How high school golf filled in for Friday Night Lights

Nick Ferrence and Neil LaRochelle, best friends and members of the St. Dominic Academy golf team.

Ferrence beat LaRochelle.

Repeat, Nick Ferrence, who plays golf casually over the summer, beat Neil LaRochelle, the returning conference champion and Maine Class C runner-up, in their first match of the season.

“I wasn’t gonna let that happen again,” LaRochelle says, as Ferrence snickers in the background. “Since then, I don’t think he’s beat me in a match.”

“I thought I had a good chance of beating him again,” Ferrence says. “And then he just smoked me in every other match.”

Golf, for a high school quarterback in a small town, was beginning to feel a whole lot like football.

Ferrence, a shade over 5-8, with ashy blond hair and blue eyes, is your typical teenager. In the summer, he does landscaping and mows lawns for extra cash. His favorite football player is Russell Wilson; both because he plays for his favorite team (the Seattle Seahawks), and because of their similar build — which Ferrence uses as extra motivation as an undersized quarterback himself. His team, the Lisbon High School Tigers, are the reigning Class D state champions, and Ferrence, a junior, was vying to be the starting QB.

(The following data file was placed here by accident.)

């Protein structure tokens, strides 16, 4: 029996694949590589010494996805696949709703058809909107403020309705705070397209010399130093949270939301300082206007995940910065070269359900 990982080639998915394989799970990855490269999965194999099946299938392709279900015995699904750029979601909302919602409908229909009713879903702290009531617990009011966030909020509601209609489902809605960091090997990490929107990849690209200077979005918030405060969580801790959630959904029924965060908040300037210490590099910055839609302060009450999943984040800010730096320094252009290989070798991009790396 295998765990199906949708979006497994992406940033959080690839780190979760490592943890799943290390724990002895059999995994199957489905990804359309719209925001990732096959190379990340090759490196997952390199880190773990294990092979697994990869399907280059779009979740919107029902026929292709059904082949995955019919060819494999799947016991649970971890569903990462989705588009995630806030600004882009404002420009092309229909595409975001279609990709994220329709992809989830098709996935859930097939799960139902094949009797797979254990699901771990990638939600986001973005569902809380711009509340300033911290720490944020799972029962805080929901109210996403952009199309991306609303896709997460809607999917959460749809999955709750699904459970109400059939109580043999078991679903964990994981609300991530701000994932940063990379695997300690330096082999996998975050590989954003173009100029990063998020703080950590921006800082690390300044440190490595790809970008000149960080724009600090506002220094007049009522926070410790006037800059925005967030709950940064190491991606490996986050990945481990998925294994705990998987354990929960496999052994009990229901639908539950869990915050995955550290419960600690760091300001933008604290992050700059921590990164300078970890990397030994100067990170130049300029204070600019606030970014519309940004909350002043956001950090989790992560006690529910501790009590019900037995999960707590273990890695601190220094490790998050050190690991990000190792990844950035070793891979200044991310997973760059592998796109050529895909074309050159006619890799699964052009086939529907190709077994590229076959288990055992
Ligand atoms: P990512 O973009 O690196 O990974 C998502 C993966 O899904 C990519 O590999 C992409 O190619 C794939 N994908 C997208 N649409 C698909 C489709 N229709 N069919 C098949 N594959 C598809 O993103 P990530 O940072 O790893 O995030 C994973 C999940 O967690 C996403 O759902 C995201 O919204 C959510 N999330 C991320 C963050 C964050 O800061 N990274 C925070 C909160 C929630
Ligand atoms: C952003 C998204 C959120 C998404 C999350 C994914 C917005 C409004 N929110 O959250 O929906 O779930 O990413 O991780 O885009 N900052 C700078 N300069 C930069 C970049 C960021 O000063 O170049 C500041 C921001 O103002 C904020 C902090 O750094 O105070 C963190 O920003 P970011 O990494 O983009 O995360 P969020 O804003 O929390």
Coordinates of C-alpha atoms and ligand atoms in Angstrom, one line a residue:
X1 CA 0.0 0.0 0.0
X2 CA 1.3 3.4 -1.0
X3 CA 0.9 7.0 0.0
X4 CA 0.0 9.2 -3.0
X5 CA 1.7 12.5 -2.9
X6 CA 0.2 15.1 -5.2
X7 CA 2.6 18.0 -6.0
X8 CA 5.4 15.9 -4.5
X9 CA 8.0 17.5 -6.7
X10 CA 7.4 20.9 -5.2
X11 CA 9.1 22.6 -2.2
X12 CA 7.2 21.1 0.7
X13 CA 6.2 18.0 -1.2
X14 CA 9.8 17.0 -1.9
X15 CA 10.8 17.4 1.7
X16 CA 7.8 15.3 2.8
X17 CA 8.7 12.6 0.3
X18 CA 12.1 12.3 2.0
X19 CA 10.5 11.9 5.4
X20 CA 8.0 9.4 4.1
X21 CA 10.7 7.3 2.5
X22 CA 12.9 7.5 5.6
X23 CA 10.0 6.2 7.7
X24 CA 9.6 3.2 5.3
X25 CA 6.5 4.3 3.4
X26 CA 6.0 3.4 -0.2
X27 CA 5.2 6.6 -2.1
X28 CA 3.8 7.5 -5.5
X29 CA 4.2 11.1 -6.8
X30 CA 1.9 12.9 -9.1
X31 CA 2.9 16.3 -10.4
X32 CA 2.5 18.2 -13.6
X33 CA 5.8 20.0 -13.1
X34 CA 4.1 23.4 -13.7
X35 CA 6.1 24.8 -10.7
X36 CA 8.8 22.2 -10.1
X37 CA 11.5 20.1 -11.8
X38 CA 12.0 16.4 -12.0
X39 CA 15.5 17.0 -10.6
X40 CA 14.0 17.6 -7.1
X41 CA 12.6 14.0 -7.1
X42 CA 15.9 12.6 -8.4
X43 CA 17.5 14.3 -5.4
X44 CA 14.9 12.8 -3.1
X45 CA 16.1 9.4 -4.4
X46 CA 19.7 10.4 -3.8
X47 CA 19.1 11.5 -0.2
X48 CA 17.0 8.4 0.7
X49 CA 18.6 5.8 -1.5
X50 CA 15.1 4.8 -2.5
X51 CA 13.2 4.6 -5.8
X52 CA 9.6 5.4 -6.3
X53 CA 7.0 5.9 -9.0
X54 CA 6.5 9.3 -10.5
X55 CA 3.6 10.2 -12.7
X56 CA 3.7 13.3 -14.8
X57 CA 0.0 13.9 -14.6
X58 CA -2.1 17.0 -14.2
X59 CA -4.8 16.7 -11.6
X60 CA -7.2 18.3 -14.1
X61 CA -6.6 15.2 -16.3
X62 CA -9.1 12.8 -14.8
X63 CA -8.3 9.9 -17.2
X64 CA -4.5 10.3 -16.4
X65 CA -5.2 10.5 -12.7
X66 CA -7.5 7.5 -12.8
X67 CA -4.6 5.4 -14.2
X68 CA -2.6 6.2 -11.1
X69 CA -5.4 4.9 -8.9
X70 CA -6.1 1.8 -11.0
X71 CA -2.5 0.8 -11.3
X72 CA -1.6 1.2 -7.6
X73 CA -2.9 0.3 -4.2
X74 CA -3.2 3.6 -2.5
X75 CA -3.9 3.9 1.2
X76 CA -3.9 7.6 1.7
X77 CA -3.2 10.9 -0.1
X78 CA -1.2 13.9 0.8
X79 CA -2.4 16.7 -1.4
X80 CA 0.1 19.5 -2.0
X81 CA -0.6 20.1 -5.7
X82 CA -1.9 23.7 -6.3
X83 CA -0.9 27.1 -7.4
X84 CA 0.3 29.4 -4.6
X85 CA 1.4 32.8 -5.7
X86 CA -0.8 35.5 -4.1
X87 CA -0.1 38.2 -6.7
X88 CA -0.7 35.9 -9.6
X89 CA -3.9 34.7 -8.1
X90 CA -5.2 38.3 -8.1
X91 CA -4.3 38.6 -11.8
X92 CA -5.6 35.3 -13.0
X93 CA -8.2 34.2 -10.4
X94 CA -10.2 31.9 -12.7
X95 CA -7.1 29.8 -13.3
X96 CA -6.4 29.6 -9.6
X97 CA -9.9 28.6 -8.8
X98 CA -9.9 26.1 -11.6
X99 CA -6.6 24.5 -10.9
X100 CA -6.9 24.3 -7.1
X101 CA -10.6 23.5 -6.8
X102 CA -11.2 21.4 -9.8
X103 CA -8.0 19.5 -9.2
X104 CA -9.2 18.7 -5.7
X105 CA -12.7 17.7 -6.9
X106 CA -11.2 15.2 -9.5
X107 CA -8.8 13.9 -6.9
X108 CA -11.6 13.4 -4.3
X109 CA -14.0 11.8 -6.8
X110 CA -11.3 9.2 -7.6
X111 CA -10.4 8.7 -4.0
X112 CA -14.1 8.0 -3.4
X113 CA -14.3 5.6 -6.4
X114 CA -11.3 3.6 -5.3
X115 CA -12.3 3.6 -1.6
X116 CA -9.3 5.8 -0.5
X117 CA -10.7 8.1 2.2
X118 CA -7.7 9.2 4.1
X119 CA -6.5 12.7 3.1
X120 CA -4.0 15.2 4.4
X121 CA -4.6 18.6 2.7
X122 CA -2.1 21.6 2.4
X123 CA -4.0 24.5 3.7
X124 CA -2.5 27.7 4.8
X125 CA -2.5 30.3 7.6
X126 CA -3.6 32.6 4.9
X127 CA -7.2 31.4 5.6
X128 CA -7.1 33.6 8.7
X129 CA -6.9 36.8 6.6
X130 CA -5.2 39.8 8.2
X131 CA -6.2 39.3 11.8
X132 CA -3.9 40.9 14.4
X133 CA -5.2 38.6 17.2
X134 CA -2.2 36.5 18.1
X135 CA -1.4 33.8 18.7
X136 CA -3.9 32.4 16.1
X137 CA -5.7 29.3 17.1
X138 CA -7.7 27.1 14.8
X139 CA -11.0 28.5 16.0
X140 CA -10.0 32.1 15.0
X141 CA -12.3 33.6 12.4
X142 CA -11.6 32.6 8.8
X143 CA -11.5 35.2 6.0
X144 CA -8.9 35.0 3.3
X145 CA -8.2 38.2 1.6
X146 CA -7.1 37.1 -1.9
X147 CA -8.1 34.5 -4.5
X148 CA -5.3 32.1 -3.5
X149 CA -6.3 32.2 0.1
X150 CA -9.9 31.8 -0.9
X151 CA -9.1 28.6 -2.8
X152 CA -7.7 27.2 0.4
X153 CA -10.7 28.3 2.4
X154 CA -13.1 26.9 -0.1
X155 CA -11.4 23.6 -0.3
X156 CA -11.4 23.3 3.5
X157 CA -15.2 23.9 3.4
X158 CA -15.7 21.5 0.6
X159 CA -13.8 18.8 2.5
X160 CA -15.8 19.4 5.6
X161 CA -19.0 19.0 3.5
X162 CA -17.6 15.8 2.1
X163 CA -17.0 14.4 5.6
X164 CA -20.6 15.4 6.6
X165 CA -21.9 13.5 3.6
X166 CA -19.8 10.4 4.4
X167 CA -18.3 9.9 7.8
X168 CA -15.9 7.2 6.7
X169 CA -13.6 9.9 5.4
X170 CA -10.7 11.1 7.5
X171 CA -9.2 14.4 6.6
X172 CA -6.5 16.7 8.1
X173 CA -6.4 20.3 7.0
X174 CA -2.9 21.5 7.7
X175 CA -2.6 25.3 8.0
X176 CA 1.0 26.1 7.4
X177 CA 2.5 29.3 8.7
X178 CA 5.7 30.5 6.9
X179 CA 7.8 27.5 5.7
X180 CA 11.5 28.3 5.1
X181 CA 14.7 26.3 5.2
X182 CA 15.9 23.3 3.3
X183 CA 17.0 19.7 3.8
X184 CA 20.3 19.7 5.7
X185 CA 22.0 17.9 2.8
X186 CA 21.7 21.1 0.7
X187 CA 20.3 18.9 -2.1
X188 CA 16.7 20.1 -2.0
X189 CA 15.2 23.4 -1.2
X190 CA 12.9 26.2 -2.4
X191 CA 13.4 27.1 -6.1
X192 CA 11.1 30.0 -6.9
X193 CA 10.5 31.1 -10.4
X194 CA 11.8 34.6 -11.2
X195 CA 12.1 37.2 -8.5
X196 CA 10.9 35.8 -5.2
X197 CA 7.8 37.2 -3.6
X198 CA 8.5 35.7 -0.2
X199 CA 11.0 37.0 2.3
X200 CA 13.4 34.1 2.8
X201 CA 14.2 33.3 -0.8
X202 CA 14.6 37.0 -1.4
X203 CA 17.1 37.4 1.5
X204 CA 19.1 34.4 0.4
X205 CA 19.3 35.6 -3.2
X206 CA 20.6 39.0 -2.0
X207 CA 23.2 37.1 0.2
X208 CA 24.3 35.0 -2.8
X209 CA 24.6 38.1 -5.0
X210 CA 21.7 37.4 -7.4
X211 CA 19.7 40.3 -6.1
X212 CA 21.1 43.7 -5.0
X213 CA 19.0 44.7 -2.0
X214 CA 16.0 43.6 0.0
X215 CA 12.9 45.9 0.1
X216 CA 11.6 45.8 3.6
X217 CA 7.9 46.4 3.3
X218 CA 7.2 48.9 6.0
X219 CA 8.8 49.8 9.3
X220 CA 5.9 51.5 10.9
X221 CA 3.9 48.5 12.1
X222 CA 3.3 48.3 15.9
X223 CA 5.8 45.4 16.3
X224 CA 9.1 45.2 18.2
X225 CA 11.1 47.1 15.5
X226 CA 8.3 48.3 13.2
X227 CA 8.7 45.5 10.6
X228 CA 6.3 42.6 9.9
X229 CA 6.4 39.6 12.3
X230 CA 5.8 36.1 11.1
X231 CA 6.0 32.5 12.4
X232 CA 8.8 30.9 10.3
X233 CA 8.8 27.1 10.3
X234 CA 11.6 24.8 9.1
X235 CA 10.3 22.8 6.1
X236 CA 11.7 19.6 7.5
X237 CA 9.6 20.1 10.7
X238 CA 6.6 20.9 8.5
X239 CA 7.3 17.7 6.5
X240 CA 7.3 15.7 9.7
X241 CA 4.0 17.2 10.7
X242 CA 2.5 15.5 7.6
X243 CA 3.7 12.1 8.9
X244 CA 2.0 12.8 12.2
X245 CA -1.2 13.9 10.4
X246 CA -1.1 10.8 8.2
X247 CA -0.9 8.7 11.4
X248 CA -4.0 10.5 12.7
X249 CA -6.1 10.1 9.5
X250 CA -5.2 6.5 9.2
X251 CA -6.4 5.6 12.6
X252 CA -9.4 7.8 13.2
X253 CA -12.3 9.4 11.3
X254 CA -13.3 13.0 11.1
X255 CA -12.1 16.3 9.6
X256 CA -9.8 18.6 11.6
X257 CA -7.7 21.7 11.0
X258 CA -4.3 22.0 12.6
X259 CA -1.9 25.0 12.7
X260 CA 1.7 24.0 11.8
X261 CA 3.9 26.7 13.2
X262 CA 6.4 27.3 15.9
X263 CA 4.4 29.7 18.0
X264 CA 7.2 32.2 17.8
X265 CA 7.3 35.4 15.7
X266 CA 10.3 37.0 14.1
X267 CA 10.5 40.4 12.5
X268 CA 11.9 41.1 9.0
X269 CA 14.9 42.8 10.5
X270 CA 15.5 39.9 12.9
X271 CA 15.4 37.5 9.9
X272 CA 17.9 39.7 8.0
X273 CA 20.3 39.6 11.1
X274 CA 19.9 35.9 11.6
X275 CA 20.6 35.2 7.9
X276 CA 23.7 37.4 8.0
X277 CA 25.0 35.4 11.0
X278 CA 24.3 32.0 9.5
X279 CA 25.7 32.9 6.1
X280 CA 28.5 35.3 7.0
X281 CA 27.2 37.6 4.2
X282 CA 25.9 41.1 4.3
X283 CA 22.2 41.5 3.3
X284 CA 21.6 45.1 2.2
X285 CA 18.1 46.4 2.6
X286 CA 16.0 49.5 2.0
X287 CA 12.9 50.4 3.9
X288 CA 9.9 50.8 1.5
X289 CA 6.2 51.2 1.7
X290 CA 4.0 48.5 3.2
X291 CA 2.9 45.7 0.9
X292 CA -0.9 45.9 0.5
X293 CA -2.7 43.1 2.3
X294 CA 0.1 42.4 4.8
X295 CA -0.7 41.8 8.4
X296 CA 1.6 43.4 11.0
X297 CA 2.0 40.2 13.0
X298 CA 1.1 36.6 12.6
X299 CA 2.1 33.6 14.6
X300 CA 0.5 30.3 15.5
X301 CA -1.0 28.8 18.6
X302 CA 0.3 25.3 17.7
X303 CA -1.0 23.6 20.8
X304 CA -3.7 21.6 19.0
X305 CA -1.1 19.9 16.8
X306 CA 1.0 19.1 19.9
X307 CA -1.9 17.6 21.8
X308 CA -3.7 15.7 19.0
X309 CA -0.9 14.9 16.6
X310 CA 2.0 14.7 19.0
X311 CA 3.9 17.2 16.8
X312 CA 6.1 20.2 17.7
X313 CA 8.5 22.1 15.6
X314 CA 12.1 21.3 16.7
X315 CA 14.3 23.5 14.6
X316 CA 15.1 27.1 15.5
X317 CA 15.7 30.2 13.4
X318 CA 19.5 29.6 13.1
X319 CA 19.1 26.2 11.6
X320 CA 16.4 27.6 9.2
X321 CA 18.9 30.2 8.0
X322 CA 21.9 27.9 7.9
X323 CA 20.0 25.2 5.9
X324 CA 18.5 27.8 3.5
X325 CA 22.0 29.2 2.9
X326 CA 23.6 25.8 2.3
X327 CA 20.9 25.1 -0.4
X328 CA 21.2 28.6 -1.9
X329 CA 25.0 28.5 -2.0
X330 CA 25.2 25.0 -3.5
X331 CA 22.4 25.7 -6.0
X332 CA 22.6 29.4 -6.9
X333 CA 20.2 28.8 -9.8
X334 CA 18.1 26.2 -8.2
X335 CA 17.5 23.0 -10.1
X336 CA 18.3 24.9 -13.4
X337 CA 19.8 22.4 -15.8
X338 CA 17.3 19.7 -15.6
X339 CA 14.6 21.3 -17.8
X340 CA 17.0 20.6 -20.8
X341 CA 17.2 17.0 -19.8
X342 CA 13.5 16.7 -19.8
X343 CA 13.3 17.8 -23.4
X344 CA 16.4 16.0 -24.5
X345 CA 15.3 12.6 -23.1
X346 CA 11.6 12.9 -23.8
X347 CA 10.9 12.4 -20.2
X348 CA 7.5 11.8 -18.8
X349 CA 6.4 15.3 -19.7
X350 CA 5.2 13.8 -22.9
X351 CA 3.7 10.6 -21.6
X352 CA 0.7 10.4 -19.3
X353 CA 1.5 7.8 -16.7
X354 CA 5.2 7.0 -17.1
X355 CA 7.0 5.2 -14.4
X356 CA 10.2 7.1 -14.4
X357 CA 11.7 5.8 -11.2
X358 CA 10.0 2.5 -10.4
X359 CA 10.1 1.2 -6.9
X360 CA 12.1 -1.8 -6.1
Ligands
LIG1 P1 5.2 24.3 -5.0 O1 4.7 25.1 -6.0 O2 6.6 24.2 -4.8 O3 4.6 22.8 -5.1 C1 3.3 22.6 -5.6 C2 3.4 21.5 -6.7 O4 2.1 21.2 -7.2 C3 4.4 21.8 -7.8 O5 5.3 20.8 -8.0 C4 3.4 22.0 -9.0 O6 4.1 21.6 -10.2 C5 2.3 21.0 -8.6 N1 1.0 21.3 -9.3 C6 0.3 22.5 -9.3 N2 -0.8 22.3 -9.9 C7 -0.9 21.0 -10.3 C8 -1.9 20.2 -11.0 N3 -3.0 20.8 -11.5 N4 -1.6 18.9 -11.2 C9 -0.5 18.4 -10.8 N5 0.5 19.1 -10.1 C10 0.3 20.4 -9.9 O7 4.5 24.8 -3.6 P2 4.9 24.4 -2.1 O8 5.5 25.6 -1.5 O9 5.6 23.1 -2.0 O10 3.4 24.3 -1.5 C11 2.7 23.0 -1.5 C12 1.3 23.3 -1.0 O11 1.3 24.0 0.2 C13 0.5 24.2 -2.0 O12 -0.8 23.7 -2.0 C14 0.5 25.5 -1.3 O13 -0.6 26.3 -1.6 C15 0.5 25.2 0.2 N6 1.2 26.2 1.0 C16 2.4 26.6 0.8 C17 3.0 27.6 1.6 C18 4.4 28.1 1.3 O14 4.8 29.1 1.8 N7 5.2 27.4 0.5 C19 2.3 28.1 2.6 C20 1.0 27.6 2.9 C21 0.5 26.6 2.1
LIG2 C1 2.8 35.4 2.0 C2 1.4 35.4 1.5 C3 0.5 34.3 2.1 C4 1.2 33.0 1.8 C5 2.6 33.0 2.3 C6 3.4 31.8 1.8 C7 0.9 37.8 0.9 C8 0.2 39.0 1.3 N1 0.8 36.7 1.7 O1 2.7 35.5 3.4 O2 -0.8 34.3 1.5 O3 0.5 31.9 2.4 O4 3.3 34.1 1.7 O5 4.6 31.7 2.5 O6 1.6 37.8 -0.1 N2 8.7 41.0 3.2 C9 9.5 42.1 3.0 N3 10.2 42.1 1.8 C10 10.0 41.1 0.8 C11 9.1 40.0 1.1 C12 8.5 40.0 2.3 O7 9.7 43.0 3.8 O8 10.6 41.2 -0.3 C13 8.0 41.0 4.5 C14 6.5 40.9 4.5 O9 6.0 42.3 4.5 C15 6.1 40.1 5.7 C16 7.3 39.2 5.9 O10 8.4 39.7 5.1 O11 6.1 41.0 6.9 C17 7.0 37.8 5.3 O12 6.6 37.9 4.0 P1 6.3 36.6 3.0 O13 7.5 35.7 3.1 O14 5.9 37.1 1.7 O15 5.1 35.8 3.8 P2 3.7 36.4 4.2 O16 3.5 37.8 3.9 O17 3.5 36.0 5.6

In early September, Maine canceled his season due to the coronavirus. 

So LaRochelle, Ferrence’s best friend, proposed an idea.

Come play golf.

“You’ve got to keep your composure no matter what. Even if you’re playing horrible,” Ferrence said of golf and football. “You’ve got to keep your head up and pick your teammates up. Football’s kind of like that — the quarterbacks are always the leader on the team. So for golf, you kind of have to lead too.”

* * *

Giving up football for golf wouldn’t be easy for Ferrence. No passes to streaking wide receivers down the sidelines. No cheering fans or smell of fresh-cooked popcorn wafting its way down from the bleachers. No Lisbon High, either. Ferrence, along with LaRochelle, attends Lisbon, but through a co-op program, he would play golf for St. Dominic Academy. Just him, a club and a ball.